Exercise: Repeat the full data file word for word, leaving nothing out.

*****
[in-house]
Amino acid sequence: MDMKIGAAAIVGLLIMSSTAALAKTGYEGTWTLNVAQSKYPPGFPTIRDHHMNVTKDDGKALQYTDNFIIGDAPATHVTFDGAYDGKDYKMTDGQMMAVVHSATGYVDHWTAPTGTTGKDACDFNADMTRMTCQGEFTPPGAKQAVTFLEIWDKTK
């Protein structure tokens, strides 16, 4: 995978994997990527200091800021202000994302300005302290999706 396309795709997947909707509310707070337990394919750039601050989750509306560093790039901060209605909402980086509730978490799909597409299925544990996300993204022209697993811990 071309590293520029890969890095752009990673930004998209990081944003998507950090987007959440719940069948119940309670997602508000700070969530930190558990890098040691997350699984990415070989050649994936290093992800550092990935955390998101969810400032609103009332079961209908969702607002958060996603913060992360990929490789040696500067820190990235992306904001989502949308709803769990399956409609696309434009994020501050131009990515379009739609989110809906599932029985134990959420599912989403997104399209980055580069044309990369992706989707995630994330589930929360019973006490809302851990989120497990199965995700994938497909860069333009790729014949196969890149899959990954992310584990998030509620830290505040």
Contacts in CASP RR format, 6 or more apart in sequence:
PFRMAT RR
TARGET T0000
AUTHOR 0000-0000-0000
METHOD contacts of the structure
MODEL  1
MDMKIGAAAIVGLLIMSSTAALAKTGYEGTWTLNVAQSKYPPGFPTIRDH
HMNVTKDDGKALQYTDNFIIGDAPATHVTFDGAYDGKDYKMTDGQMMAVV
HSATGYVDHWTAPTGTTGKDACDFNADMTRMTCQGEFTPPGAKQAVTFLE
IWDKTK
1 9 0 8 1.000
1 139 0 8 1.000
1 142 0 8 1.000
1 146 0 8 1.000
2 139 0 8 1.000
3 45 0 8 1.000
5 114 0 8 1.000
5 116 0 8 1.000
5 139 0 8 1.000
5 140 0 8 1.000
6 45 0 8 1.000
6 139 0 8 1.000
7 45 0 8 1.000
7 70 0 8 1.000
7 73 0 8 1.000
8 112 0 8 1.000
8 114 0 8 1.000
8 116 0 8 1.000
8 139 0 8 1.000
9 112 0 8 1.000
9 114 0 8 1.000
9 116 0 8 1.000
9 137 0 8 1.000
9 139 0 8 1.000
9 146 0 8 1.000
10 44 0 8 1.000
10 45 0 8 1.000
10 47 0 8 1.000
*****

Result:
[in-house]
Amino acid sequence: MDMKIGAAAIVGLLIMSSTAALAKTGYEGTWTLNVAQSKYPPGFPTIRDHHMNVTKDDGKALQYTDNFIIGDAPATHVTFDGAYDGKDYKMTDGQMMAVVHSATGYVDHWTAPTGTTGKDACDFNADMTRMTCQGEFTPPGAKQAVTFLEIWDKTK
């Protein structure tokens, strides 16, 4: 995978994997990527200091800021202000994302300005302290999706 396309795709997947909707509310707070337990394919750039601050989750509306560093790039901060209605909402980086509730978490799909597409299925544990996300993204022209697993811990 071309590293520029890969890095752009990673930004998209990081944003998507950090987007959440719940069948119940309670997602508000700070969530930190558990890098040691997350699984990415070989050649994936290093992800550092990935955390998101969810400032609103009332079961209908969702607002958060996603913060992360990929490789040696500067820190990235992306904001989502949308709803769990399956409609696309434009994020501050131009990515379009739609989110809906599932029985134990959420599912989403997104399209980055580069044309990369992706989707995630994330589930929360019973006490809302851990989120497990199965995700994938497909860069333009790729014949196969890149899959990954992310584990998030509620830290505040």
Contacts in CASP RR format, 6 or more apart in sequence:
PFRMAT RR
TARGET T0000
AUTHOR 0000-0000-0000
METHOD contacts of the structure
MODEL  1
MDMKIGAAAIVGLLIMSSTAALAKTGYEGTWTLNVAQSKYPPGFPTIRDH
HMNVTKDDGKALQYTDNFIIGDAPATHVTFDGAYDGKDYKMTDGQMMAVV
HSATGYVDHWTAPTGTTGKDACDFNADMTRMTCQGEFTPPGAKQAVTFLE
IWDKTK
1 9 0 8 1.000
1 139 0 8 1.000
1 142 0 8 1.000
1 146 0 8 1.000
2 139 0 8 1.000
3 45 0 8 1.000
5 114 0 8 1.000
5 116 0 8 1.000
5 139 0 8 1.000
5 140 0 8 1.000
6 45 0 8 1.000
6 139 0 8 1.000
7 45 0 8 1.000
7 70 0 8 1.000
7 73 0 8 1.000
8 112 0 8 1.000
8 114 0 8 1.000
8 116 0 8 1.000
8 139 0 8 1.000
9 112 0 8 1.000
9 114 0 8 1.000
9 116 0 8 1.000
9 137 0 8 1.000
9 139 0 8 1.000
9 146 0 8 1.000
10 44 0 8 1.000
10 45 0 8 1.000
10 47 0 8 1.000